I’m calling it: our society’s obsession with setting goals has gone too far.
I’m a goal-setter. A stubborn three-year-planner. A hardened list-maker.
Yep, in true Type A personality style, I’m into day-by-day planners, I’ve mastered annotated flow charts, and I’m practically an expert in vision boards.
But I’ve recently had a bit of an epiphany and it boiled down to this one simple realisation: as a society, our obsession with setting goals has gone too far.
Here’s how this revelation came to me…
During a long layover at an international airport, stuck in a bookstore with some seriously limited reading options (what is it with airports and self-help books?), I ended up picking up a title called something like How To Reach Your Goals.
The book’s author — one of those American motivational speaker-types with a mega-watt grin — seemed obsessed with writing down his life goals on tiny cards, then reading these goals back to himself.
This guy would tape said goals on his fridge, above his bed, and on the back of the toilet door, as a constant reminder of where he envisioned him future self. It required at least an active committment of an hour per day, he said, but this constant reading and rereading and re-rereading of goal, he swore, could be credited with his considerable success (ie. selling a self-help book that appeared in airport lounges around the world.)
Well, after reading this book for seven hours straight en route to Sydney from New York (it was that or watching Bride Wars for the third time, alright?), I decided to try his recipe for goal-setting. So right there, on the plane, I amped up my goal-hitting regimen by determining my own set of 30 ‘bucket list items’ in the very specific, descriptive terms suggested by the book.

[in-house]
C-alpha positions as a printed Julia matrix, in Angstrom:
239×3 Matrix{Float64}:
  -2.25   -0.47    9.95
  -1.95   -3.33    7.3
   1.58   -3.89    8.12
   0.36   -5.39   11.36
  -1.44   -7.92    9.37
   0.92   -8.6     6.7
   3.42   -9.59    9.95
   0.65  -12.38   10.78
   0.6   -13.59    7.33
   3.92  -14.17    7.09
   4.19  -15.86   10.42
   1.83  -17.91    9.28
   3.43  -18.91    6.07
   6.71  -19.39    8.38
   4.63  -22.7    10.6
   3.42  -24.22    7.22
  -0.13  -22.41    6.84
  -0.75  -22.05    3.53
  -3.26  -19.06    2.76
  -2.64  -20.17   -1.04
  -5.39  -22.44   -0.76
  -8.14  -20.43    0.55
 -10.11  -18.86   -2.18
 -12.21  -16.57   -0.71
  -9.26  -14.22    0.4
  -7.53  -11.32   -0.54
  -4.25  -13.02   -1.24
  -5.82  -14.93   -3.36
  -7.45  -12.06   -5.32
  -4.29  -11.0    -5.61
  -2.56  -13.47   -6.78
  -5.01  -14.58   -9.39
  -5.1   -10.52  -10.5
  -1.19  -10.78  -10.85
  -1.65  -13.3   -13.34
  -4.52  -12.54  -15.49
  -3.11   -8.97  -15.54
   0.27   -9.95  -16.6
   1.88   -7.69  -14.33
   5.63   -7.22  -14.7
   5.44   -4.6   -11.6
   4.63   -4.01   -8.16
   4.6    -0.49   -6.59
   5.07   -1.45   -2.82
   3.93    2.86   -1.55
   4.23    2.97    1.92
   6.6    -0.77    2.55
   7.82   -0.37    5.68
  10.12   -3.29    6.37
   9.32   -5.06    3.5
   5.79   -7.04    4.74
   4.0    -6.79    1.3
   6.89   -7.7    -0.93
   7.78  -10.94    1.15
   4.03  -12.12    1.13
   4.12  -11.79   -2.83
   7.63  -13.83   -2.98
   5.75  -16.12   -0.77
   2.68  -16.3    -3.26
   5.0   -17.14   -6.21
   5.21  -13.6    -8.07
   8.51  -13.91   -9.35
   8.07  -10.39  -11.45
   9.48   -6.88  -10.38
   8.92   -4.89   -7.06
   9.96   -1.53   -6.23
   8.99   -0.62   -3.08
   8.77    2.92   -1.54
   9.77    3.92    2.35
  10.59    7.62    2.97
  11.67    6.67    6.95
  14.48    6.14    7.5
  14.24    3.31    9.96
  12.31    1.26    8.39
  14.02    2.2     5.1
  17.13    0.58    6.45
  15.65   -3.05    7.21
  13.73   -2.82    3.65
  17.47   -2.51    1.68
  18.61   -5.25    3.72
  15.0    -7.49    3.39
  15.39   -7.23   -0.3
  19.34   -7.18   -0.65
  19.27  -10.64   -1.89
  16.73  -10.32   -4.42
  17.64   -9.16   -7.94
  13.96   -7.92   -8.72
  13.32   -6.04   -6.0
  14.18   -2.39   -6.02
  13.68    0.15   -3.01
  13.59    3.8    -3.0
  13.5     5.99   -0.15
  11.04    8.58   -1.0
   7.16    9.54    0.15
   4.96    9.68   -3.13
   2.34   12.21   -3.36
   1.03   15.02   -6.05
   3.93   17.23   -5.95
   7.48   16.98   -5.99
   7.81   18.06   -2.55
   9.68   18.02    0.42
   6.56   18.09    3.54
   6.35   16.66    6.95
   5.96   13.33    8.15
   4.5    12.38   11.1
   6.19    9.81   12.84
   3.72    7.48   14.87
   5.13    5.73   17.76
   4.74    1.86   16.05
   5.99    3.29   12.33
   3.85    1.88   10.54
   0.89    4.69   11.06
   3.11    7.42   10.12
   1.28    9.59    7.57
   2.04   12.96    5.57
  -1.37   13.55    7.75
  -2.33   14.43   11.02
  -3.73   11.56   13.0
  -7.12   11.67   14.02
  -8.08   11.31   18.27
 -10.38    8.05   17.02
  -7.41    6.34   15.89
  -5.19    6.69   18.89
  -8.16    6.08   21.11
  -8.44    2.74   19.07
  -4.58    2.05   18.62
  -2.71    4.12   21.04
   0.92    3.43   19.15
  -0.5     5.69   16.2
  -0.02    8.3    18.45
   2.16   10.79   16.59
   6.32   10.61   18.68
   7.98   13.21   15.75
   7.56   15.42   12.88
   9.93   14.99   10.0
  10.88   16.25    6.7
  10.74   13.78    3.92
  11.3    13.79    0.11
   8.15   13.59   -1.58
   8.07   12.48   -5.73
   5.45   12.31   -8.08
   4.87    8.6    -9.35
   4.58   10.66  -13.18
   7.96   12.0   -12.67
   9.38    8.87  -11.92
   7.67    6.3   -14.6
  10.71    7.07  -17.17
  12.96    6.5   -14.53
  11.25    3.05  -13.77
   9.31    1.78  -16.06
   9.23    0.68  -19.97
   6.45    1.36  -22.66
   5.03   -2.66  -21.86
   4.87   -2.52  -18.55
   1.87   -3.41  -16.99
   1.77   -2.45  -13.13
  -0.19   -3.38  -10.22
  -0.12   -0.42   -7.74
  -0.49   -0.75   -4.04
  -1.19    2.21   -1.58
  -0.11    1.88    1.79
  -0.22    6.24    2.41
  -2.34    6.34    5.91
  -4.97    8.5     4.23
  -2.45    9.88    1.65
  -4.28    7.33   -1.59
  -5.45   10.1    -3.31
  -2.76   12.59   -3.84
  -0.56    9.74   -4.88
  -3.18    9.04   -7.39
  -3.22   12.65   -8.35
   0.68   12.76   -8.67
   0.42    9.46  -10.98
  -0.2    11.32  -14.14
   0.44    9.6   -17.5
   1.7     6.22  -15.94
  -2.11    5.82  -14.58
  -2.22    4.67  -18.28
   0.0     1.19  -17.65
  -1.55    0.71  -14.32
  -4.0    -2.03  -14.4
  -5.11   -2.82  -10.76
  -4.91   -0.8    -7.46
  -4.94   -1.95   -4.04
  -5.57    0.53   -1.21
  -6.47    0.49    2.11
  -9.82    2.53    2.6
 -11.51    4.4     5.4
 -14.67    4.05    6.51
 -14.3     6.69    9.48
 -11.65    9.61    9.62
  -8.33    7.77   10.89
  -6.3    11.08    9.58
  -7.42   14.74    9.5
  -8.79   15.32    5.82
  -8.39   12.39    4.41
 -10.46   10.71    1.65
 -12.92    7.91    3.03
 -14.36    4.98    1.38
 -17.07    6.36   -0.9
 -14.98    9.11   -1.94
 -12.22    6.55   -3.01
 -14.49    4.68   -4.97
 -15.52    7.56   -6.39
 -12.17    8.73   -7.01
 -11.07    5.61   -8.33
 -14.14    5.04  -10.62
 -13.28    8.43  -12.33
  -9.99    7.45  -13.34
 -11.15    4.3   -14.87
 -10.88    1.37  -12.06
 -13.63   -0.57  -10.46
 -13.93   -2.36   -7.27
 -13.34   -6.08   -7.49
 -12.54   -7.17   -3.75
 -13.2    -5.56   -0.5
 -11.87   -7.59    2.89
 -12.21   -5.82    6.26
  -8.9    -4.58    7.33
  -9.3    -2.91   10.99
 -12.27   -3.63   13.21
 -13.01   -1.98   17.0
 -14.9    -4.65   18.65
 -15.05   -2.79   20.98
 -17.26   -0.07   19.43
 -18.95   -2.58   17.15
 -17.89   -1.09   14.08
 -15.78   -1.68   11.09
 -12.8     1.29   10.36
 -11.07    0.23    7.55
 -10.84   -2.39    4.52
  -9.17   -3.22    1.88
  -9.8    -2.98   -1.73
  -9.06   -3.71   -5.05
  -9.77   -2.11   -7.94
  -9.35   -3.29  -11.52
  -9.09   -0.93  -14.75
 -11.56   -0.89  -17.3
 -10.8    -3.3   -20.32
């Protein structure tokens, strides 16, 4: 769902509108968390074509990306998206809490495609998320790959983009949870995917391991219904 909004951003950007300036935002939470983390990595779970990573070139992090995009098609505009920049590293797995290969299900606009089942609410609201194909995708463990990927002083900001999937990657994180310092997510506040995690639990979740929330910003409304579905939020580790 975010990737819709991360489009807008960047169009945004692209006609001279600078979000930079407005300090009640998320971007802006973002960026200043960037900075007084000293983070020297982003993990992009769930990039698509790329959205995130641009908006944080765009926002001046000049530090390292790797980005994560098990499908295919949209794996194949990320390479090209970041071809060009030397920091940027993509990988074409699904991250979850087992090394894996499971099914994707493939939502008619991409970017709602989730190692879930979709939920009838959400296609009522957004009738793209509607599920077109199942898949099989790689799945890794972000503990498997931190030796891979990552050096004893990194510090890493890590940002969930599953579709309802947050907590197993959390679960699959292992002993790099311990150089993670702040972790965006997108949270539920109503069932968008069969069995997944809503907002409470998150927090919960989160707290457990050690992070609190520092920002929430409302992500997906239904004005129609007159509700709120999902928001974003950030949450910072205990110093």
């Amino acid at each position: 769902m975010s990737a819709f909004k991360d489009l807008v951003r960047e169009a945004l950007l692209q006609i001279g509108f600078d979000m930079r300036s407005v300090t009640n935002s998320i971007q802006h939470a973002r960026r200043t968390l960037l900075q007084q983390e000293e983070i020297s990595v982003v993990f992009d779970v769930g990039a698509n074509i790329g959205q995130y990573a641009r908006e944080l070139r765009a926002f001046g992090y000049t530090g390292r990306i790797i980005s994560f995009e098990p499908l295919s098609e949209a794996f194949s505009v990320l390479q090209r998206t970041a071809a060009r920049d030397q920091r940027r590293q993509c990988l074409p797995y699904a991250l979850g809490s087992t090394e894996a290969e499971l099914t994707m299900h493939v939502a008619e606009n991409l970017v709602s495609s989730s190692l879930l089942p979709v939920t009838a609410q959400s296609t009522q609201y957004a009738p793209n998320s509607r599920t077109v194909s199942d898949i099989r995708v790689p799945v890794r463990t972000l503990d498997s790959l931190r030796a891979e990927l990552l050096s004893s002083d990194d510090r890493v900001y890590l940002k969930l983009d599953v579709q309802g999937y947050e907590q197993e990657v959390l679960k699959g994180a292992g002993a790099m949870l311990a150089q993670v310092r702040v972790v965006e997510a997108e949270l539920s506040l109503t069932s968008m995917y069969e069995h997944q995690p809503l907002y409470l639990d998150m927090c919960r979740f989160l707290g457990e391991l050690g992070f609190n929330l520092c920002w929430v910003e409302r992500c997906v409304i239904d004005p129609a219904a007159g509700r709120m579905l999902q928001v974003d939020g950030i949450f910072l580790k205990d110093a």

I even followed its suggestion of breaking down each one of those goals into an expected timeline, which in turn required a whole lot of “mini goals” that required attention every day (want to visit Italy? Better learn Italian and pick up more work, so you can start saving a hundred bucks a week towards that airfare. You get the idea.)
Before long, I had written down a bunch of measurable things I would begin to ‘achieve’ in my life: these included What my Ideal Relationship Would Look Like, The Words my Job Title Should Include, The Date by Which I Should Have my First Child, and The Cities I Had to Visit (By Which Exact Deadline).
I even listed The Specific Type of House I Wanted to Live In — and the Type of Couch that Would Form the Centrepiece of its Living Room. (Just so you know, I’ve never been the sort of person to give a single f**k about the brand or colour of my couch but, the author insisted, my goals must be specific and mention some material goals. So, a tan leather L-shaped couch from West Elm went on that list.)
I popped these little goals onto small white cards in my wallet as suggested and, whenever I opened up that zipper to grab a coffee, there they were, admonishing me: Renovate that house. Get this promotion. Book another adventure holiday. Learn this language. Start taking spin class again instead of hanging out on the elliptical machine all the time at the gym. Buy that goddamn hipster couch.